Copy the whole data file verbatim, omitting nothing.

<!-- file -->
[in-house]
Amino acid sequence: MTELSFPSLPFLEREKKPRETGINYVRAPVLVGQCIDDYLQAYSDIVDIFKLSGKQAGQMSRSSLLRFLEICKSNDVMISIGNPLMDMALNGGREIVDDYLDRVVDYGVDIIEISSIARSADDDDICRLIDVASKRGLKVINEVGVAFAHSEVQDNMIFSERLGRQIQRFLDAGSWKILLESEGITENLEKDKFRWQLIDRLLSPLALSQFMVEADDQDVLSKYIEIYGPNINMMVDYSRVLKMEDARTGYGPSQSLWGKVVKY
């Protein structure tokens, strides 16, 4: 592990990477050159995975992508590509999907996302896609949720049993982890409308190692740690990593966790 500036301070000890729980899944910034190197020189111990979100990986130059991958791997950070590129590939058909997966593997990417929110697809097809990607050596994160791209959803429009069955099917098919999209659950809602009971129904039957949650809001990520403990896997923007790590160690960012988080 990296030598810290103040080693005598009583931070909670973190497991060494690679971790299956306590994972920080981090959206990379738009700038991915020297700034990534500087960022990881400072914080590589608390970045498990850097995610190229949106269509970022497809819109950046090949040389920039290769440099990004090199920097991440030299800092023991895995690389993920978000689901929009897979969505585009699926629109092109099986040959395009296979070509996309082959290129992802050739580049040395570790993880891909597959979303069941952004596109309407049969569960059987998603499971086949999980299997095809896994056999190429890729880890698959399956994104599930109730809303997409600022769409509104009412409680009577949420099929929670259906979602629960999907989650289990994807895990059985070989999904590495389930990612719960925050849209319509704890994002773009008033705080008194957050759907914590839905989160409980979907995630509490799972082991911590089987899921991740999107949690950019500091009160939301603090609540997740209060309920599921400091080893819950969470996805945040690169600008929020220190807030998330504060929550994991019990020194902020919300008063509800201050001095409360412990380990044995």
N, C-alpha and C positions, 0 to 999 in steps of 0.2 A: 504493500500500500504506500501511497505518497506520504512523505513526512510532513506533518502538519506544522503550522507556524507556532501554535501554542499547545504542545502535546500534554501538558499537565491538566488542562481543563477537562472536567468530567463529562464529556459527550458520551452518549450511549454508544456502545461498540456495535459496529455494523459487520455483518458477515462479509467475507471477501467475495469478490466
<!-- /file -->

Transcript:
[in-house]
Amino acid sequence: MTELSFPSLPFLEREKKPRETGINYVRAPVLVGQCIDDYLQAYSDIVDIFKLSGKQAGQMSRSSLLRFLEICKSNDVMISIGNPLMDMALNGGREIVDDYLDRVVDYGVDIIEISSIARSADDDDICRLIDVASKRGLKVINEVGVAFAHSEVQDNMIFSERLGRQIQRFLDAGSWKILLESEGITENLEKDKFRWQLIDRLLSPLALSQFMVEADDQDVLSKYIEIYGPNINMMVDYSRVLKMEDARTGYGPSQSLWGKVVKY
């Protein structure tokens, strides 16, 4: 592990990477050159995975992508590509999907996302896609949720049993982890409308190692740690990593966790 500036301070000890729980899944910034190197020189111990979100990986130059991958791997950070590129590939058909997966593997990417929110697809097809990607050596994160791209959803429009069955099917098919999209659950809602009971129904039957949650809001990520403990896997923007790590160690960012988080 990296030598810290103040080693005598009583931070909670973190497991060494690679971790299956306590994972920080981090959206990379738009700038991915020297700034990534500087960022990881400072914080590589608390970045498990850097995610190229949106269509970022497809819109950046090949040389920039290769440099990004090199920097991440030299800092023991895995690389993920978000689901929009897979969505585009699926629109092109099986040959395009296979070509996309082959290129992802050739580049040395570790993880891909597959979303069941952004596109309407049969569960059987998603499971086949999980299997095809896994056999190429890729880890698959399956994104599930109730809303997409600022769409509104009412409680009577949420099929929670259906979602629960999907989650289990994807895990059985070989999904590495389930990612719960925050849209319509704890994002773009008033705080008194957050759907914590839905989160409980979907995630509490799972082991911590089987899921991740999107949690950019500091009160939301603090609540997740209060309920599921400091080893819950969470996805945040690169600008929020220190807030998330504060929550994991019990020194902020919300008063509800201050001095409360412990380990044995």
N, C-alpha and C positions, 0 to 999 in steps of 0.2 A: 504493500500500500504506500501511497505518497506520504512523505513526512510532513506533518502538519506544522503550522507556524507556532501554535501554542499547545504542545502535546500534554501538558499537565491538566488542562481543563477537562472536567468530567463529562464529556459527550458520551452518549450511549454508544456502545461498540456495535459496529455494523459487520455483518458477515462479509467475507471477501467475495469478490466